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Dutch lawyers raise human rights concerns over hacked cryptophone data

Dutch defence lawyers say in an open letter that there is a risk of unfair trials unless they are allowed to test the reliability and legitimacy of hacked cryptophone evidence

Dutch lawyers have written an open letter claiming that defendants charged on the grounds of evidence from police cryptophone hacking investigations face unfair trials because prosecutors have refused to disclose information about the hacking operations in court.

More than 100 Dutch defence lawyers have signed the letter calling for the Netherlands Ministry of Justice and the public prosecution service to be transparent over the involvement of Dutch cyber specialists in international operations to hack encrypted phone networks, such as EncroChat and Sky ECC, used by criminal gangs.

They say prosecutors’ unwillingness to disclose information about how police obtained data from the hacked encrypted phone networks has made it impossible for defence lawyers to test the legitimacy and reliability of hacked text messages presented as evidence in multiple criminal trials.

Justus Reisinger, the author of the letter, said lawyers in the Netherlands felt the need to unite because the issues at stake went beyond individual legal cases.

“The request is very simple – being able to test the legitimacy and reliability of the evidence put forward by the prosecutors,” he told Computer Weekly. “The prosecutors and judges simply rely on the evidence and don’t allow us to test it. The limit has been reached, which is why we are writing this letter to ask for attention to the problem to be given outside the courtroom.”

The Dutch High Tech Crime Unit has pioneered telephone and hacking techniques that have been used in cross-border investigations into encrypted phone services. They include Emmetcom, a Netherlands-based cryptophone service shut down in 2015, PGP Safe, and EncroChat and Sky ECC in 2020.

“This form of investigation is innovative and cross-border,” said the letter. “There is nothing wrong with that in itself and we endorse the social benefit of new, advanced investigative methods in the fight against crime. However, the use of such new investigative methods does require transparency.”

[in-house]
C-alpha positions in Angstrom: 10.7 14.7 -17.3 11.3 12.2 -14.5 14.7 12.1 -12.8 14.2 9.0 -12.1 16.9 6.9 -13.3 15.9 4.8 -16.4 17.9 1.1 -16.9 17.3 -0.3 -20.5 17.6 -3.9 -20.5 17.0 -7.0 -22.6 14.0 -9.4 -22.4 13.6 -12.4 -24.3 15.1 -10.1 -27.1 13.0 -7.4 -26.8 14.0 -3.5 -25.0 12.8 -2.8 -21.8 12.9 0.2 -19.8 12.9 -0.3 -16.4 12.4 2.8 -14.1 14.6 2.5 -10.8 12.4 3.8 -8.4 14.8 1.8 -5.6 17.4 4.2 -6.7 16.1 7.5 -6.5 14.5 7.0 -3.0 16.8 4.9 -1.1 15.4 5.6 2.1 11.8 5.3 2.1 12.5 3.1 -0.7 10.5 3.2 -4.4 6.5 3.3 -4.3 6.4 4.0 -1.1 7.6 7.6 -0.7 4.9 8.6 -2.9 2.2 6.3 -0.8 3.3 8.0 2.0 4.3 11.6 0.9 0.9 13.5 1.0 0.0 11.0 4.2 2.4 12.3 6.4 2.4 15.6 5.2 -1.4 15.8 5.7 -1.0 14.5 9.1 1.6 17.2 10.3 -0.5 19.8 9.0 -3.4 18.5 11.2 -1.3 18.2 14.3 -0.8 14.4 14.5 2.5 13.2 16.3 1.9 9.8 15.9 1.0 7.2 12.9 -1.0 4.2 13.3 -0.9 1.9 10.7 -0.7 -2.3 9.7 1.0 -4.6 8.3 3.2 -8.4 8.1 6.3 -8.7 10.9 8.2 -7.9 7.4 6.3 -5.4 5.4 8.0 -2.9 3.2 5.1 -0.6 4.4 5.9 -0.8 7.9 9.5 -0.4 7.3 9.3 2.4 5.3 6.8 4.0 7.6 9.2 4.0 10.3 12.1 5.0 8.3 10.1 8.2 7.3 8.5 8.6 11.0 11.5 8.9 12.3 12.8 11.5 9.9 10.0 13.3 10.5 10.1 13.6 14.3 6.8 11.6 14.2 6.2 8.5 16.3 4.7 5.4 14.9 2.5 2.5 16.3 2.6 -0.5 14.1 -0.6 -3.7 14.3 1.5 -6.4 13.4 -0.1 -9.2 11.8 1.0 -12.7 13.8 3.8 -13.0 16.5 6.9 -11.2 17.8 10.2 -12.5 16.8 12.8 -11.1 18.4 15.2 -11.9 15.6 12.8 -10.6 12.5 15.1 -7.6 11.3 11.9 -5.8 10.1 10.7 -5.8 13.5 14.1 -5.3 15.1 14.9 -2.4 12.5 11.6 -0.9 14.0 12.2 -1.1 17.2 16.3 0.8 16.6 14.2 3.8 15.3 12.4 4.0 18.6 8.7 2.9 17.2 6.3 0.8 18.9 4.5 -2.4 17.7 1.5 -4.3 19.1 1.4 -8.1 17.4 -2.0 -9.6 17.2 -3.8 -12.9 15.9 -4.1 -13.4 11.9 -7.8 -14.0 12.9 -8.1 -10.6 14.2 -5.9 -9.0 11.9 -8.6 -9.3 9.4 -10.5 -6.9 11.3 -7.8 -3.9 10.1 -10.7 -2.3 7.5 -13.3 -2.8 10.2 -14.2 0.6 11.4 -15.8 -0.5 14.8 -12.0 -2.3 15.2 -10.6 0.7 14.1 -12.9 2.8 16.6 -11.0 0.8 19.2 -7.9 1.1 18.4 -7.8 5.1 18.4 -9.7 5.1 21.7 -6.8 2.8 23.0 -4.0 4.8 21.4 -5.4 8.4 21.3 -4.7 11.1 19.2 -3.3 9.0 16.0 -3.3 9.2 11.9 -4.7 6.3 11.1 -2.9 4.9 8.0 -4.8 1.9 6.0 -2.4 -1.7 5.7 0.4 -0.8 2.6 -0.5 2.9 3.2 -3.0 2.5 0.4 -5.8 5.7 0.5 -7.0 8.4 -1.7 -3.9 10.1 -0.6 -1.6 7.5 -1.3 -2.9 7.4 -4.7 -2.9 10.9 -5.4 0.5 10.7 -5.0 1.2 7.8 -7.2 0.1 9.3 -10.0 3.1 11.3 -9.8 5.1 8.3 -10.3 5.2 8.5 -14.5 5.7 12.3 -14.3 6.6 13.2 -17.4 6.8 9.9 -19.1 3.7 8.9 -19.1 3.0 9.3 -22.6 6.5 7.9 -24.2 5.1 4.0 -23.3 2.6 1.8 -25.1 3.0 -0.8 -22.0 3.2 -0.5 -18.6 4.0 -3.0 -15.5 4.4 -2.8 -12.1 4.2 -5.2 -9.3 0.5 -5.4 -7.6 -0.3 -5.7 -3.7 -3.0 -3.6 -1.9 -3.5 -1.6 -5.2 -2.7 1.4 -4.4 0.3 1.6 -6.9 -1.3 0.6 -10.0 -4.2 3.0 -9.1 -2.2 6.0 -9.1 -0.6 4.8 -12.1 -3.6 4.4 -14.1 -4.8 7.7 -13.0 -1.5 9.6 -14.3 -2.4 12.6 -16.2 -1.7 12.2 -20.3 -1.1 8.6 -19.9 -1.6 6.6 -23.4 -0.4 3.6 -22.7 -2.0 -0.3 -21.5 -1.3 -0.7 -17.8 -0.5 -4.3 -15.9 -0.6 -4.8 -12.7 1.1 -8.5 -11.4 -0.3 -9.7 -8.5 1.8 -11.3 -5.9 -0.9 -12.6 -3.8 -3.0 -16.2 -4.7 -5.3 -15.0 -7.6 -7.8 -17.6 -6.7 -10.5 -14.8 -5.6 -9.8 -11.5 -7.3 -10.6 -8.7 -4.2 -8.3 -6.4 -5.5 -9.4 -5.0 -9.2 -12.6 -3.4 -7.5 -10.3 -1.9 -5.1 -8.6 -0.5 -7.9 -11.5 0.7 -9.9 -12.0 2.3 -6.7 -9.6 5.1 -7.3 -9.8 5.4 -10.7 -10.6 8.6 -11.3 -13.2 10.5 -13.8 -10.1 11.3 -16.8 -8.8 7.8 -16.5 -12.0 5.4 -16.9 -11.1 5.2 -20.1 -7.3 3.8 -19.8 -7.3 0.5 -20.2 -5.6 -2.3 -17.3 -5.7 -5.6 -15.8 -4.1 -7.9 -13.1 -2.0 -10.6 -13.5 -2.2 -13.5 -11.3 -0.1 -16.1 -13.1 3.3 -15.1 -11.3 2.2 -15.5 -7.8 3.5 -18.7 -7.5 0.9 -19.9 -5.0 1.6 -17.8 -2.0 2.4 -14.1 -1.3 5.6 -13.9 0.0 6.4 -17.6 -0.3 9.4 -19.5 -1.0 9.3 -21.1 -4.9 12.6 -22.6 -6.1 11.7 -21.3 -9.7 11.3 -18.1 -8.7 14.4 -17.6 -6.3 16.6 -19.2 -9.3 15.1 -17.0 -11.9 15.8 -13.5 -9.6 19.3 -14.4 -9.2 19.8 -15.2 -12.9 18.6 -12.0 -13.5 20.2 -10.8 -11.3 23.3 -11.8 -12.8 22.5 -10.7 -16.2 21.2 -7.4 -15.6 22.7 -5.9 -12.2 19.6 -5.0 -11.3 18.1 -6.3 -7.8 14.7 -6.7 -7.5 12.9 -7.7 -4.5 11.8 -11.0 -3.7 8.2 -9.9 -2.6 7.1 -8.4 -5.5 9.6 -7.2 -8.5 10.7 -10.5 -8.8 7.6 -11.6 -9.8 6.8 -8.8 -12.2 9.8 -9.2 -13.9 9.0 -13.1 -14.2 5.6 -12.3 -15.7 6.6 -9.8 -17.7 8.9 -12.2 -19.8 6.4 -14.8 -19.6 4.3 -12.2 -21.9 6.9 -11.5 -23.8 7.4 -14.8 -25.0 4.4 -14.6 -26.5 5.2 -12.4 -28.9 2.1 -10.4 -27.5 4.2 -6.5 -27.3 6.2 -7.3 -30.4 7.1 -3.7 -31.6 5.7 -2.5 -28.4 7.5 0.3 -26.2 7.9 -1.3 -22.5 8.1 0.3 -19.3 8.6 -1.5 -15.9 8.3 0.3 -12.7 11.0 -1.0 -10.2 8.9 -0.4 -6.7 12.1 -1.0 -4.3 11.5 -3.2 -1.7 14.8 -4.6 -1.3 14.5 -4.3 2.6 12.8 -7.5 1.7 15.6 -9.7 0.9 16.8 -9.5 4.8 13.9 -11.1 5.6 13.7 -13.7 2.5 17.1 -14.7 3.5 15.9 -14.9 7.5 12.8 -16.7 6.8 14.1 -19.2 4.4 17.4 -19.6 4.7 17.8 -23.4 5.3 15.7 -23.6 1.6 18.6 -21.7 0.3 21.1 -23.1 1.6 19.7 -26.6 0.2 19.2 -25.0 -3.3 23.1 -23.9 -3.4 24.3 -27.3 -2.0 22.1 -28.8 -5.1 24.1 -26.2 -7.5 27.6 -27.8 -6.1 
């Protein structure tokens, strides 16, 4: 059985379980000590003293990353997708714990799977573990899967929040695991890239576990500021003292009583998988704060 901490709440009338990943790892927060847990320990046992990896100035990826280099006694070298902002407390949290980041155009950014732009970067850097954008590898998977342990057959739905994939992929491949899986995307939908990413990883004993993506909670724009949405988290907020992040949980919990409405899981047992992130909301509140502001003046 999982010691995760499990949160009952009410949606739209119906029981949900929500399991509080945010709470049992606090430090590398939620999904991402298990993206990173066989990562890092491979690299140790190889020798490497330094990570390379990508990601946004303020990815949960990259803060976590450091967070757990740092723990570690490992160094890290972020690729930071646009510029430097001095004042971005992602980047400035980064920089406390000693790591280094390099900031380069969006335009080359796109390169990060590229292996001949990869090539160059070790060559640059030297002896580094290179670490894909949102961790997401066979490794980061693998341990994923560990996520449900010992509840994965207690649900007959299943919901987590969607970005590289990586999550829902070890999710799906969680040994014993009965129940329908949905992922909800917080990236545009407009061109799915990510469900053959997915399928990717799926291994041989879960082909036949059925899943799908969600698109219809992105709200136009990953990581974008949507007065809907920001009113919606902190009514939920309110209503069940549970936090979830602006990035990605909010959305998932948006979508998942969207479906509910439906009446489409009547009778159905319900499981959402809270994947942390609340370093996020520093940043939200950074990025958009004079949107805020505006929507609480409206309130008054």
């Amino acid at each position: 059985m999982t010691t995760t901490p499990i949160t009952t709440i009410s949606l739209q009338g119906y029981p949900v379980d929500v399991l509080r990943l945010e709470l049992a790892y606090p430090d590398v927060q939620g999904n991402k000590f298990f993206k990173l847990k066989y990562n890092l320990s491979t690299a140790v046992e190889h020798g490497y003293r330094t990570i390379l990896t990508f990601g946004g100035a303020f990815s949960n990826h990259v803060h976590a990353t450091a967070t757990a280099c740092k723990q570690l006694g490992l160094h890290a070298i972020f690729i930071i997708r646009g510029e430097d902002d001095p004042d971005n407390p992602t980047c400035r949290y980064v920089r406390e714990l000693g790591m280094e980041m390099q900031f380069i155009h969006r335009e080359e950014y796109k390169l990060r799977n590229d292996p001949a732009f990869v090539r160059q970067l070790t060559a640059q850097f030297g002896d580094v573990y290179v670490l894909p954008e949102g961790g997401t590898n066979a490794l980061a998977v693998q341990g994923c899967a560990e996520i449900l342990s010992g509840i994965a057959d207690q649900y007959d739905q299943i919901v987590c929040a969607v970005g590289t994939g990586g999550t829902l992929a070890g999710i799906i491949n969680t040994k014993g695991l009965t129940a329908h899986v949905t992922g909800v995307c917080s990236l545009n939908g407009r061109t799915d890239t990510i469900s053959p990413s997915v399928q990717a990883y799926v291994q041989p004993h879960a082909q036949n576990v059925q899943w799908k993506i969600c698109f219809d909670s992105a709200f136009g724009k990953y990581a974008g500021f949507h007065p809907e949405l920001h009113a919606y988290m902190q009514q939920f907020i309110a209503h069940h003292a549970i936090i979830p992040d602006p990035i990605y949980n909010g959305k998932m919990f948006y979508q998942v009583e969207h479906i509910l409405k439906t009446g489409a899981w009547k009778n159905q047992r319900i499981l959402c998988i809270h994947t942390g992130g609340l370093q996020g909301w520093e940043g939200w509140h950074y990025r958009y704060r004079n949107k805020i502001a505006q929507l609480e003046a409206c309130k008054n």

The lawyers argued that it is not possible for them to test the legality and reliability of text messages obtained from hacked telephone networks such as EncroChat.

They said prosecutors and judges in the Netherlands have a fixed idea that the evidence obtained from hacking operations in third countries is automatically admissible in the Netherlands because of the principle of trust between EU member states.

“International cooperation seems to be used not only to fight crime, but at the same time to deliberately limit the possibilities of conducting an effective defence,” said the letter.

Dutch courts have taken the view that phone messages that have been intercepted or hacked from phones in the Netherlands by other European countries can be assumed to have been obtained lawfully, but the lawyers argue there are reasons to question this assumption.

“The Netherlands, as a sovereign country, is obliged to conduct its own assessment against the laws and regulations that apply in the Netherlands, and for that matter, in the rest of Europe, in order to provide legal protection for the citizen,” said the letter.

“The same applies to reliability. It is assumed that there is reliable evidence, while on many occasions it has become apparent that there are defects in the digital technology used.”

Defence lawyers have not been allowed to test the reliability of evidence obtained through phone hacking and this increased the “unacceptable risk of an unjust conviction”, the lawyers said.

The lawyers also argued that the scale of interception operations against EncroChat and other encrypted phone systems amounted to bulk interception involving hundreds of thousands of people.

Prosecutors argue that the interception is targeted against citizens whose identity is unknown, but the lawyers said this approach breaches the European Convention on Human Rights and the EU Charter on Fundamental Rights.

“Just because encrypted communication is suitable for use by criminals does not mean that encrypted communication is exclusively intended for, let alone, used by criminals,” said the letter.

The evidence from encrypted communications is not being thoroughly tested in the Netherlands, the letter added.

The lawyers called for the Dutch parliament to ask questions about the role of the Dutch authorities in international investigations into encrypted phone networks, and for judges to critically investigate the evidence provided.

The Dutch public prosecution service, the Openbaar Ministerie, said it was aware of the lawyers’ concerns. It said the use of hacked encrypted information in criminal proceedings has been found to be lawful by judges, according to reports.

One member of the Openbaar Ministerie has criticised the letter as being inaccurate and misleading in a post on LinkedIn. He said examining magistrates were extensively involved in all cases that involved EncroChat data.

Read more on Information technology (IT) in Benelux

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